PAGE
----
CTP is Not for Everyone

“I’m not anti-CTP,” the production manager continues. “For the right printer, in the right circumstances, it is excellent technology. It’s just not right for everybody. For smaller printers, in the $2 million to $7 million sales range, it just doesn’t make much sense.”

Checkmate installed an eight-page Fujifilm Sumo imagesetter in order to have the flexibility to output film sizes from 10×12˝ to 30×40˝. Along with doing work for end customers, the shop outputs film for a lot of printers, including plants with in-house prepress capabilities and even some with CTP systems.

“Not every job is best suited to go CTP,” Granata asserts. “Printers that have bought into the idea that CTP can do everything, and gotten rid of their imagesetters, are now forced to send out for film.”

In addition to concerns about proofing expressed by many film users, Granata says the biggest problem with CTP for a trade shop is that a single device can’t be configured to meet all the needs of a diverse customer base.

“Our industry has never adopted a standard for punch configurations. Even the same print shop may use different punch configurations and plates depending on the job. We work with 50 to 60 different printers, and we can’t possibly support every punch configuration.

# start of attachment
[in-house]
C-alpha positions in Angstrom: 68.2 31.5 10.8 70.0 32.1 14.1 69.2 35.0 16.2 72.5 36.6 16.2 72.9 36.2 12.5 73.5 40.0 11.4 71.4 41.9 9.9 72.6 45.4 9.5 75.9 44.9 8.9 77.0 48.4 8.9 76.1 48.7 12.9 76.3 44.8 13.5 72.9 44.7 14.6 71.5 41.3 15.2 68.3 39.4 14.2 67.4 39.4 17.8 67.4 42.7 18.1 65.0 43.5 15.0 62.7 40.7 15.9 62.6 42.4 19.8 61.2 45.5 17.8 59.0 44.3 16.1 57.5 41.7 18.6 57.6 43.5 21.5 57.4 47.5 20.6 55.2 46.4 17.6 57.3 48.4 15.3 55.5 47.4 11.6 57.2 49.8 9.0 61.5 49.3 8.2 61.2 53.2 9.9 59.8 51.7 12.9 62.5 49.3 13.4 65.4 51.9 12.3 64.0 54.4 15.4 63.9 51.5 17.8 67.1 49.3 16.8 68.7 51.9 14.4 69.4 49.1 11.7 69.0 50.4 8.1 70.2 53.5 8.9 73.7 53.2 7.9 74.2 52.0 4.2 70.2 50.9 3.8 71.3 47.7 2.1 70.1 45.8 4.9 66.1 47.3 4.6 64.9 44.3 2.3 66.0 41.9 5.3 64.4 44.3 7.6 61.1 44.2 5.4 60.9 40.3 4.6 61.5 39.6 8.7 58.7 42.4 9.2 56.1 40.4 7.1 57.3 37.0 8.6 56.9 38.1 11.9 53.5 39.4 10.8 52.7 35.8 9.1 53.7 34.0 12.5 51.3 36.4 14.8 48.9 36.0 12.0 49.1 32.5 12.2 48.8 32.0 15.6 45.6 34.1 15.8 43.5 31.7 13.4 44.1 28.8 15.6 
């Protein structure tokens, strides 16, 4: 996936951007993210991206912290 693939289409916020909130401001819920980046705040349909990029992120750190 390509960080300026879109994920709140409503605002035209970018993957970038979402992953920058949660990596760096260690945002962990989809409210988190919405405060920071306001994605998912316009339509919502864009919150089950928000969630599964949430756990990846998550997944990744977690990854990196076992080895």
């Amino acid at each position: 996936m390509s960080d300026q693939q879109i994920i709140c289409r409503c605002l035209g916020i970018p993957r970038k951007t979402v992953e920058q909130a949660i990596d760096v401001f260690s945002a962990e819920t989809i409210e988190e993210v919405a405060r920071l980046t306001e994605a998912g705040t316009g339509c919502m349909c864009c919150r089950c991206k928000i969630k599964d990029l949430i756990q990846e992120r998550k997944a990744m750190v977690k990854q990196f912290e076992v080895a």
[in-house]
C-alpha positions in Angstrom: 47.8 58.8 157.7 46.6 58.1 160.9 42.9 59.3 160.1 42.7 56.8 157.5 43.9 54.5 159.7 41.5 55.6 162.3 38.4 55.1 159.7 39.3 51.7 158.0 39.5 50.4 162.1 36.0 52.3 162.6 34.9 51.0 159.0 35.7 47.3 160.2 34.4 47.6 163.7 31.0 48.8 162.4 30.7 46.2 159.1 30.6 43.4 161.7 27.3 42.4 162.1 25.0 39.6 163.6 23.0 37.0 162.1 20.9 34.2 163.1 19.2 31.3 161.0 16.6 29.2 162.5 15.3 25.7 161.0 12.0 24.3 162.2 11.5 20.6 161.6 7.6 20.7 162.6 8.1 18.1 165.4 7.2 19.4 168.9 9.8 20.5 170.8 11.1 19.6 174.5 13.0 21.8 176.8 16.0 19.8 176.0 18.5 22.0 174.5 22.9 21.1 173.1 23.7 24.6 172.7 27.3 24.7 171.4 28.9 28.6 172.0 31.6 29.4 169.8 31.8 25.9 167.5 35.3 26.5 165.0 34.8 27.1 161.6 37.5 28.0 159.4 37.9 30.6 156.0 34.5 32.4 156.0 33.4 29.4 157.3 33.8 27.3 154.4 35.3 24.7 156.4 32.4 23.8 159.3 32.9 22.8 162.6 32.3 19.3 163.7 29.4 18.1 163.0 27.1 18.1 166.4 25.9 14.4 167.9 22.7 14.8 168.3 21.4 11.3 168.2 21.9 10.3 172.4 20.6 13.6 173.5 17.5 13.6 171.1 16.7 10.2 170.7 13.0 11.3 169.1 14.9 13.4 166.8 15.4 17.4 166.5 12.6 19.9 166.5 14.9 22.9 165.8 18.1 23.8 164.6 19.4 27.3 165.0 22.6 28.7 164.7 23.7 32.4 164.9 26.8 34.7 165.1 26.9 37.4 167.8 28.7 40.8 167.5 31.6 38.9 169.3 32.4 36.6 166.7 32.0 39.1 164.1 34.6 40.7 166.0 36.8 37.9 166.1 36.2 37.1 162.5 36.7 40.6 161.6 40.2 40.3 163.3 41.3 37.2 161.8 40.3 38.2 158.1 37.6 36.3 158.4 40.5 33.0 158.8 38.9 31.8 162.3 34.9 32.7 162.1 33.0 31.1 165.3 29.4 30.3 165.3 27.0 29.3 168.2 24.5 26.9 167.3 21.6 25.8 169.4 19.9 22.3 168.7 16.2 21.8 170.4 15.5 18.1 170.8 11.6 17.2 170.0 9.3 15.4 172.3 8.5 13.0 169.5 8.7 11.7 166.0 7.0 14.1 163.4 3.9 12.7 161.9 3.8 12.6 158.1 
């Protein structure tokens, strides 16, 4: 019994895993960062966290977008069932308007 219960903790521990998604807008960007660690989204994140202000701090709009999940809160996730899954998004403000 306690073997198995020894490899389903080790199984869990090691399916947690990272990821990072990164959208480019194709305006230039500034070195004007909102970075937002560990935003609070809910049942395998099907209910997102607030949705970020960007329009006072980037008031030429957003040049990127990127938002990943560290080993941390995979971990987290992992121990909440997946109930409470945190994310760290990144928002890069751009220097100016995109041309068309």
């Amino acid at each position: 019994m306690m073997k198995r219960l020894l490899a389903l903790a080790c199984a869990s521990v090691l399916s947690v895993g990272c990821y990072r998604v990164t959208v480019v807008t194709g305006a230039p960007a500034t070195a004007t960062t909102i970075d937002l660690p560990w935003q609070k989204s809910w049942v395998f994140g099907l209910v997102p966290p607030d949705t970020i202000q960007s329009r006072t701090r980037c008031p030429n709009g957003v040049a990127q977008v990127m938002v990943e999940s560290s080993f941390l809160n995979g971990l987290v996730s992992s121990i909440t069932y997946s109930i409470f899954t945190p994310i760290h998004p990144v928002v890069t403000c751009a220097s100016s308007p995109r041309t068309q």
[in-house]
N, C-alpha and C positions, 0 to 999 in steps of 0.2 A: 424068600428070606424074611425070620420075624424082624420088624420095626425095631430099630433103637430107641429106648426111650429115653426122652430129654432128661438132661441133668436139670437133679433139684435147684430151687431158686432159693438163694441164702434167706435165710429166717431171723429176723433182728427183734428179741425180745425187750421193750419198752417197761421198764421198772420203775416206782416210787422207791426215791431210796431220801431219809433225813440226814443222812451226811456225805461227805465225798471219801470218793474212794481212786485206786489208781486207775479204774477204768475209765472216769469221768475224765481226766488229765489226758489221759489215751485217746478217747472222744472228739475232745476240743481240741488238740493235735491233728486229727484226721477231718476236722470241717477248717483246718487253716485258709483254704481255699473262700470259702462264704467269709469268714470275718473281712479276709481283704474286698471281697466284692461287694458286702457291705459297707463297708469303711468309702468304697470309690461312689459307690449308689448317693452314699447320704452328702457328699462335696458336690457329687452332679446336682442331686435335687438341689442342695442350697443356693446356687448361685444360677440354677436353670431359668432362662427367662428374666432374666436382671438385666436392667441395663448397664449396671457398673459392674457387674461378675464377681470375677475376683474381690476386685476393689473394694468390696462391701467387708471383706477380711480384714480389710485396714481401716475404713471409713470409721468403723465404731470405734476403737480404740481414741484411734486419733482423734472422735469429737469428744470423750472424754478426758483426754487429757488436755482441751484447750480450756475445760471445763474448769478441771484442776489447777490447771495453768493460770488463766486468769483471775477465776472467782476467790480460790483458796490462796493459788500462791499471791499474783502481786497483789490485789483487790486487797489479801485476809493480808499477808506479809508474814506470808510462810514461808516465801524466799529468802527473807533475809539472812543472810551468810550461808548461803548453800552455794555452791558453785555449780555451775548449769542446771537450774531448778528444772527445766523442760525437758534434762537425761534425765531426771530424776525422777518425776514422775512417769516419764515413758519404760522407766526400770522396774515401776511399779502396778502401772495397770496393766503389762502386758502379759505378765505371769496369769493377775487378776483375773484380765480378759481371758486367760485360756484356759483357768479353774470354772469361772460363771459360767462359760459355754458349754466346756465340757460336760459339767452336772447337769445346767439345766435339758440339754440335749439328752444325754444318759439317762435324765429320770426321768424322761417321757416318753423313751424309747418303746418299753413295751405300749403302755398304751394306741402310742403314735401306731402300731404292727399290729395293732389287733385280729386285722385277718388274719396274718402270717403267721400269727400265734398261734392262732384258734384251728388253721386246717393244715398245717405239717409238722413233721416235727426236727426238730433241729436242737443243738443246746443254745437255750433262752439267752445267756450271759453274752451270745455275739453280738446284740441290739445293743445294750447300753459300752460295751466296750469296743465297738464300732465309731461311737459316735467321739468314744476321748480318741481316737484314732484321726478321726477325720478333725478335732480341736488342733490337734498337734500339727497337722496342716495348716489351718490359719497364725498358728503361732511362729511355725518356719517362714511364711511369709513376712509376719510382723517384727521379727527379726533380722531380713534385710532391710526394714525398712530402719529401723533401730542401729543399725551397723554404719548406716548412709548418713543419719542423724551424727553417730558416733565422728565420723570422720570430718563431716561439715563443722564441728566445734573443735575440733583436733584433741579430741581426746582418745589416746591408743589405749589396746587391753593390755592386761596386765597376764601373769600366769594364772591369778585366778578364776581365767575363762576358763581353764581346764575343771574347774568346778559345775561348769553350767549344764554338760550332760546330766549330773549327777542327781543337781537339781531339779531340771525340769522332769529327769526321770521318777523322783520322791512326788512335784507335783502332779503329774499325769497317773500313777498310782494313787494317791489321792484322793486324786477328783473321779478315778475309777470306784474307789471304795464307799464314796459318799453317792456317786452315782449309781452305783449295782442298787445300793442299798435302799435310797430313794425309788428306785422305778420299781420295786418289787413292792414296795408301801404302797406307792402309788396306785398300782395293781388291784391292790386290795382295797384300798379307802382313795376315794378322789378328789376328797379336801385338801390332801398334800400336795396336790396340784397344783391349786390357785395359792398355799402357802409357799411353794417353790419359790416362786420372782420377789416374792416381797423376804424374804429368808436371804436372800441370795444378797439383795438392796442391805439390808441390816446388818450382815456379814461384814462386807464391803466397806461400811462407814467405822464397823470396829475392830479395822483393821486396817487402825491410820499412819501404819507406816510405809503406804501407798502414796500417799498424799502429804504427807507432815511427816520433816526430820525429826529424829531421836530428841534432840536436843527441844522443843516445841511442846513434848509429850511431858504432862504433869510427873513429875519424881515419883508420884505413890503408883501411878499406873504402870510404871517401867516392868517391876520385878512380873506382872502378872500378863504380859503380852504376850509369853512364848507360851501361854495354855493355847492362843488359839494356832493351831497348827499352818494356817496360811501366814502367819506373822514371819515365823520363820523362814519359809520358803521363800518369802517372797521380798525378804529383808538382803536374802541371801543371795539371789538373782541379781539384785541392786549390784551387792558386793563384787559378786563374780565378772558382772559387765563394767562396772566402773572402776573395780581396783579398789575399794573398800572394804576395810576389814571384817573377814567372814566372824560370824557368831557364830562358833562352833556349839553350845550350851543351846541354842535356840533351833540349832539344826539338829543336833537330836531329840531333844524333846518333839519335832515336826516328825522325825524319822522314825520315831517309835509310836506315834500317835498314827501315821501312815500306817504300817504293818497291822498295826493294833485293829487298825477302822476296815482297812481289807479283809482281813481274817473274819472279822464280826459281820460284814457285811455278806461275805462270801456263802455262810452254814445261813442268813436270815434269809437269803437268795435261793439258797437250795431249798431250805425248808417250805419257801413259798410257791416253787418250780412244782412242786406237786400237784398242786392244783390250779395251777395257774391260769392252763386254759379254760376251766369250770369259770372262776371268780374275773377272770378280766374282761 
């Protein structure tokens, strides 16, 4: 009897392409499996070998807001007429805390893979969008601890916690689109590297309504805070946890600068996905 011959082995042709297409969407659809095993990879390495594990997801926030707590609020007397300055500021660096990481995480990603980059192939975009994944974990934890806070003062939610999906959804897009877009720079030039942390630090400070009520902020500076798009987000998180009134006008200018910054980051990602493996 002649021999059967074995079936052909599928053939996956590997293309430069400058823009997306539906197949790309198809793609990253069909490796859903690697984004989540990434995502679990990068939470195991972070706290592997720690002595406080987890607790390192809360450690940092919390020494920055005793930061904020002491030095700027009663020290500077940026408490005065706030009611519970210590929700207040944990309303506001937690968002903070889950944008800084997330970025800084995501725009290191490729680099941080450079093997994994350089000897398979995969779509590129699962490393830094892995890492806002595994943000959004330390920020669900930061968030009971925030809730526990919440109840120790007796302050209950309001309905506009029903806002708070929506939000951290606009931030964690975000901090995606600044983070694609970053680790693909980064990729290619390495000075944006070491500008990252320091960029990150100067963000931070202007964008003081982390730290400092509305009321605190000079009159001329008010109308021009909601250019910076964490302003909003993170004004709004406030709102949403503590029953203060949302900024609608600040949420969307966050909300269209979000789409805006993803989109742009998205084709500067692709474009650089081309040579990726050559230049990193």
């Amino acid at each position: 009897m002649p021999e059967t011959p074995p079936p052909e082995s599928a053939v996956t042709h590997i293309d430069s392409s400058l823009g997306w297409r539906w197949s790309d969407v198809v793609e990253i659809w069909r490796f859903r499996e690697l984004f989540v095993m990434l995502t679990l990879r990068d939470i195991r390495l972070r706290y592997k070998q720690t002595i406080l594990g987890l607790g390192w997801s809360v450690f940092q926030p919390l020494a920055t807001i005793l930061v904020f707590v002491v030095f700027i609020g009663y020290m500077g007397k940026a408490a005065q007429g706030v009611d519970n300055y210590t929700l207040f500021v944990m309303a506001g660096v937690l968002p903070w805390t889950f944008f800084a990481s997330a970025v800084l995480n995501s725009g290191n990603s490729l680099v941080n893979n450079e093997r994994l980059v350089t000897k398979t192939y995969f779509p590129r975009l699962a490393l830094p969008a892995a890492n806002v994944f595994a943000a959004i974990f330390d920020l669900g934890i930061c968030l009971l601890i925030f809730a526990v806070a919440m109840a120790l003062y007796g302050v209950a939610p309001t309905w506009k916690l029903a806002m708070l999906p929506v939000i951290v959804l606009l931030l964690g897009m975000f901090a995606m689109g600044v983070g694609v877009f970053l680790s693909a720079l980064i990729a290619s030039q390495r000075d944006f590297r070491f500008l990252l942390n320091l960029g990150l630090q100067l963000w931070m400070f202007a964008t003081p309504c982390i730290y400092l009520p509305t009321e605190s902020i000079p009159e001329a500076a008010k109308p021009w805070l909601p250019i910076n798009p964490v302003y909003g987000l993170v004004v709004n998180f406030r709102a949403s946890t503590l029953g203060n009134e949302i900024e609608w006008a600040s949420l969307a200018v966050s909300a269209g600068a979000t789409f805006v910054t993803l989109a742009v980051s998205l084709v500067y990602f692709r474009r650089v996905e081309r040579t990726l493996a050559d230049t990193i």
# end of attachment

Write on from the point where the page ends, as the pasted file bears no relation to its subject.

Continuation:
“We’ve looked at CTP in depth, and it just wasn’t practical for our business. We’ll probably do that type of analysis on a yearly basis, though. We will install CTP when clients demand it but, to date, we’ve never had a single one ask us to run CTP,” Granata concludes.

Peczuh Printing in Price, UT, bought into the concept of adopting CTF to smooth its transition into CTP. “We decided to invest in a Tanto 5120 imagesetter and Trueflow workflow system from Screen (USA) because we wanted to ease our way into an eight-up workflow,” reveals Tim Peczuh, prepress manager. The shop previously had been using a four-page imagesetter to support its 29˝ MAN Roland 304 press, but needed to upgrade its prepress capabilities after adding a 40˝ MAN Roland 706 press, Peczuh explains.

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